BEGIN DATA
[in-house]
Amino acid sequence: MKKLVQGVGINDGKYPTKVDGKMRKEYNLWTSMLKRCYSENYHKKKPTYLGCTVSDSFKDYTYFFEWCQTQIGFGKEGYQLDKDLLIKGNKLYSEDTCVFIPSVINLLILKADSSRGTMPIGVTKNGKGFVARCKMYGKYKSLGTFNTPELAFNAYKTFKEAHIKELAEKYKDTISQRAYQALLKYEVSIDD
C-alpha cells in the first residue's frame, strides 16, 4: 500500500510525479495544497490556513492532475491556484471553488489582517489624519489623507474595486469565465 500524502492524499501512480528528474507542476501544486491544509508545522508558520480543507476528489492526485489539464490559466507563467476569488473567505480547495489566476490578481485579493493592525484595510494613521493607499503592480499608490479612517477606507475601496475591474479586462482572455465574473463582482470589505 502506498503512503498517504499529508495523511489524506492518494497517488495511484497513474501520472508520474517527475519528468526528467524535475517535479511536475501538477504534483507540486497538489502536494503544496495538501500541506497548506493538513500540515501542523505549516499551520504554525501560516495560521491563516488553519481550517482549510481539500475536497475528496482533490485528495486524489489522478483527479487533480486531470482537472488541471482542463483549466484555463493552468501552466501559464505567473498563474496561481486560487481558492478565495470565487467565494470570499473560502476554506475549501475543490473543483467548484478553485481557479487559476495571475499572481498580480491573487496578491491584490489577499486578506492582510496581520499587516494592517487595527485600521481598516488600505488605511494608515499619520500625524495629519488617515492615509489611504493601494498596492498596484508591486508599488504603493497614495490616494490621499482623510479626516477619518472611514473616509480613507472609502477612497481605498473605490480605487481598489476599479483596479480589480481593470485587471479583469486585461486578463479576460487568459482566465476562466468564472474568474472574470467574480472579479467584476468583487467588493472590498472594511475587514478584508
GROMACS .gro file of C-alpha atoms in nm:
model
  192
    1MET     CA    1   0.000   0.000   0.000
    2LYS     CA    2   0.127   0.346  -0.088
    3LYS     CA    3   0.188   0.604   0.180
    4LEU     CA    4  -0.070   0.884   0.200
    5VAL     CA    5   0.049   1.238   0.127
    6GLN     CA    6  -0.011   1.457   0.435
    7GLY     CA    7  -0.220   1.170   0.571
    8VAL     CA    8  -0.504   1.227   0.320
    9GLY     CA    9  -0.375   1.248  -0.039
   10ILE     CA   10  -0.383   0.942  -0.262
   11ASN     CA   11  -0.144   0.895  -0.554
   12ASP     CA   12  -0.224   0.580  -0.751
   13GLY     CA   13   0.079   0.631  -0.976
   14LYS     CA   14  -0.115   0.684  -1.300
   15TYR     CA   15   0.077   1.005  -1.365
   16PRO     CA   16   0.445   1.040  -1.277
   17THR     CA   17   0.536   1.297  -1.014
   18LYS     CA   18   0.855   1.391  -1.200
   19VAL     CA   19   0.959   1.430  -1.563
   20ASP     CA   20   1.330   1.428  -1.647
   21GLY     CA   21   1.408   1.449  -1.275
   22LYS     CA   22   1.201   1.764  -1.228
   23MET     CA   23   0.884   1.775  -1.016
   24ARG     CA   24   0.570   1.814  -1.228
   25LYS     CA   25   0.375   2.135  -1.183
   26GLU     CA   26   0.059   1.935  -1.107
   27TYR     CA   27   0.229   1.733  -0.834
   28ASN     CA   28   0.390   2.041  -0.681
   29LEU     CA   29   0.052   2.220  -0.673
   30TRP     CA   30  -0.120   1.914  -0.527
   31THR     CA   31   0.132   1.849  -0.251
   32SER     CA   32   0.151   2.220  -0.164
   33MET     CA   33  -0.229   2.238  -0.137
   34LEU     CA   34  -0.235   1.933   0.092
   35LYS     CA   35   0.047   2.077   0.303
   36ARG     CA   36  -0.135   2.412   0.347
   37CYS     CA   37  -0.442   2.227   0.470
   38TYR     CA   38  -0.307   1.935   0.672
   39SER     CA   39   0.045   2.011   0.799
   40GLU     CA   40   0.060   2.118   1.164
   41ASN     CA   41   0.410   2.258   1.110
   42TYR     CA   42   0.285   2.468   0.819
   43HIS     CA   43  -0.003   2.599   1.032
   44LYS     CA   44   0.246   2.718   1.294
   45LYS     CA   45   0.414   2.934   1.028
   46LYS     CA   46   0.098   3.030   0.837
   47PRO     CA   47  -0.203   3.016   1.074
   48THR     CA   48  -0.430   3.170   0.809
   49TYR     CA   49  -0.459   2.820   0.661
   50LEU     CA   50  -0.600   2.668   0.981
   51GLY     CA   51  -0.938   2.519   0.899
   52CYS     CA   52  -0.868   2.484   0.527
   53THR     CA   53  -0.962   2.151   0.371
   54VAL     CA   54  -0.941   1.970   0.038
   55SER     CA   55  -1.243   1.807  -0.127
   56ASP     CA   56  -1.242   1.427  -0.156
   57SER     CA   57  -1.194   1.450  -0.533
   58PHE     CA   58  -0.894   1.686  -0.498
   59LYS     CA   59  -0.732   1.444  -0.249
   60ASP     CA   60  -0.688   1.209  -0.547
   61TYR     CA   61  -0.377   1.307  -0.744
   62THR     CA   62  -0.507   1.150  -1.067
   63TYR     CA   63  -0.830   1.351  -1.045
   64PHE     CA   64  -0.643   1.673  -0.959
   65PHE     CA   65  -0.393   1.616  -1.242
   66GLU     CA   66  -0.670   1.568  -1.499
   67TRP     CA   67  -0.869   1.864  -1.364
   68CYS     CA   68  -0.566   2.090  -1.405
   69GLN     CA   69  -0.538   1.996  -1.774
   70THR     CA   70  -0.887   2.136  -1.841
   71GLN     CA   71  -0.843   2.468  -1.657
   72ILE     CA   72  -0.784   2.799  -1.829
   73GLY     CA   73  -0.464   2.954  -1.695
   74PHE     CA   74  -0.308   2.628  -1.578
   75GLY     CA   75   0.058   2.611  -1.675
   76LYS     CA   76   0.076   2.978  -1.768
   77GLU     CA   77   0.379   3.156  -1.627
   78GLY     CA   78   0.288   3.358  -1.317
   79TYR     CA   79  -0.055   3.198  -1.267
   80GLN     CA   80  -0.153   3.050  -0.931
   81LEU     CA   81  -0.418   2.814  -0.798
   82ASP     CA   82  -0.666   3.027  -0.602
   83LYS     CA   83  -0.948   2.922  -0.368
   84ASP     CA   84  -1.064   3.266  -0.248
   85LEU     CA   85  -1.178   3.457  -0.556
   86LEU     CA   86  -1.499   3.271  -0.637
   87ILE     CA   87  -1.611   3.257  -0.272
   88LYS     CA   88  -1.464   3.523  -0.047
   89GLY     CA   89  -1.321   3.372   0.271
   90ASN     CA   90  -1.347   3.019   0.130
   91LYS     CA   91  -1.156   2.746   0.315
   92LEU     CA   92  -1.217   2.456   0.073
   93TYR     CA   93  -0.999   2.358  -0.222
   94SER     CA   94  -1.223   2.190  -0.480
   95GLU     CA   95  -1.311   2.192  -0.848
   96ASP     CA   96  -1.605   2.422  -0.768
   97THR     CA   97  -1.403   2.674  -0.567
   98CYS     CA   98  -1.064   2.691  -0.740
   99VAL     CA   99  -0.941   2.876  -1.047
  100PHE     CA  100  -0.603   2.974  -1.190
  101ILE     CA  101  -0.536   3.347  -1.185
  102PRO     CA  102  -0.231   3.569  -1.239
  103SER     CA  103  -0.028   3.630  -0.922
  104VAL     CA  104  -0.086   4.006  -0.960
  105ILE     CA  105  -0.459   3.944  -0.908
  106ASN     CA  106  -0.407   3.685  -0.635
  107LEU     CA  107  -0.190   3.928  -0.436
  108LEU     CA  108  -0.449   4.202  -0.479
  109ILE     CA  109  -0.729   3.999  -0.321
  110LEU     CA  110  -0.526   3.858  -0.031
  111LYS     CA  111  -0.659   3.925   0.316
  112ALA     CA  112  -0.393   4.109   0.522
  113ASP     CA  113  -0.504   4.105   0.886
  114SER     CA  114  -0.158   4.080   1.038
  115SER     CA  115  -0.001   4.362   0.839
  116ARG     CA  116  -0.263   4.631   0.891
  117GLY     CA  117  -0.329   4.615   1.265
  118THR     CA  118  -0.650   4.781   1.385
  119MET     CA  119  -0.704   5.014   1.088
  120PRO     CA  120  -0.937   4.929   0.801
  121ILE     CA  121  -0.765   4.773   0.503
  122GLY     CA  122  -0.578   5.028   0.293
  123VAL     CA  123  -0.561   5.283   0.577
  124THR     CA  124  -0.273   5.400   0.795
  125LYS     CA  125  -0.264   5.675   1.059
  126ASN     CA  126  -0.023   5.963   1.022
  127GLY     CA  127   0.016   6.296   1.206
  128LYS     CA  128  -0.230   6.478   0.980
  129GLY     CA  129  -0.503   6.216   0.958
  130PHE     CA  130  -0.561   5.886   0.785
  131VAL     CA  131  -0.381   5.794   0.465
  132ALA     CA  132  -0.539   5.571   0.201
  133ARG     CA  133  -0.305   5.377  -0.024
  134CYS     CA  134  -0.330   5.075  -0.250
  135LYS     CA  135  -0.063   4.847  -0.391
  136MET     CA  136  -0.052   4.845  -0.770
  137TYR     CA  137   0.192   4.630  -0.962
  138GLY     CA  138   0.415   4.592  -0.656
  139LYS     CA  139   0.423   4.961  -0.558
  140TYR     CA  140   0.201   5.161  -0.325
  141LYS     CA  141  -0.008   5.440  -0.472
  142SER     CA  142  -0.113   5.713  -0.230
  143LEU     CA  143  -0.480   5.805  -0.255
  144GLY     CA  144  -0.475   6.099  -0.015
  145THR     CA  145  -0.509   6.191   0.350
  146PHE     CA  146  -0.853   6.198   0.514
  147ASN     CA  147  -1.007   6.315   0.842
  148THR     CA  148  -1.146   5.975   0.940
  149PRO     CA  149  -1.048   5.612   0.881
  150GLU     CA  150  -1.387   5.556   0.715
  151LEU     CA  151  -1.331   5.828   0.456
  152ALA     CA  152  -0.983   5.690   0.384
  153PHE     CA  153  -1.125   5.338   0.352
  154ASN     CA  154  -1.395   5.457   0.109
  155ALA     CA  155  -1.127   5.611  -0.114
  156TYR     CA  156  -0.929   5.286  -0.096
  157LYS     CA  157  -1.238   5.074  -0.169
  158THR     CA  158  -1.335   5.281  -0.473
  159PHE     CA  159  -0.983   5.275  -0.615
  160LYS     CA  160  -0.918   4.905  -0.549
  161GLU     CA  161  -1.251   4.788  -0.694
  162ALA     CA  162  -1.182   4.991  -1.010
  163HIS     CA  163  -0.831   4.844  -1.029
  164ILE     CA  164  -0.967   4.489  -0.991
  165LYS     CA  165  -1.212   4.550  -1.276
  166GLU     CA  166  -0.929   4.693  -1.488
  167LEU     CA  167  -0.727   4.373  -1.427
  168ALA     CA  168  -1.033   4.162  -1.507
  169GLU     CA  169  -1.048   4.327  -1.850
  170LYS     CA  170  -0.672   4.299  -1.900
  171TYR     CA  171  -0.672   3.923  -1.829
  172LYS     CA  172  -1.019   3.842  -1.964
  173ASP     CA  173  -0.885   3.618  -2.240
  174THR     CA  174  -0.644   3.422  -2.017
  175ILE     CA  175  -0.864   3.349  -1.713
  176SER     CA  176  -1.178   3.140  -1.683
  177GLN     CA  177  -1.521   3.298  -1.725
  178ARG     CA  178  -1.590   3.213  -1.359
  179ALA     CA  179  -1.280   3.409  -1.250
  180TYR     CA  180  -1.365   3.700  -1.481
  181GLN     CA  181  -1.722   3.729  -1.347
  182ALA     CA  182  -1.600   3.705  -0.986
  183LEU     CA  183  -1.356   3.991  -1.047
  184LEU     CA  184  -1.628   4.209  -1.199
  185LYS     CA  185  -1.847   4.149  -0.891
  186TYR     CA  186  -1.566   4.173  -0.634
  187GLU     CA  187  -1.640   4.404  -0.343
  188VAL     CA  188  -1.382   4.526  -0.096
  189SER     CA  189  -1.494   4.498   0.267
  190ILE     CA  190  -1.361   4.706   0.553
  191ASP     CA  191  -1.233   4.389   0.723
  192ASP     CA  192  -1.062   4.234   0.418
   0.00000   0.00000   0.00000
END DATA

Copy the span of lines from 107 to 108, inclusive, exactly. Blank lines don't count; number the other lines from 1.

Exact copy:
  101ILE     CA  101  -0.536   3.347  -1.185
  102PRO     CA  102  -0.231   3.569  -1.239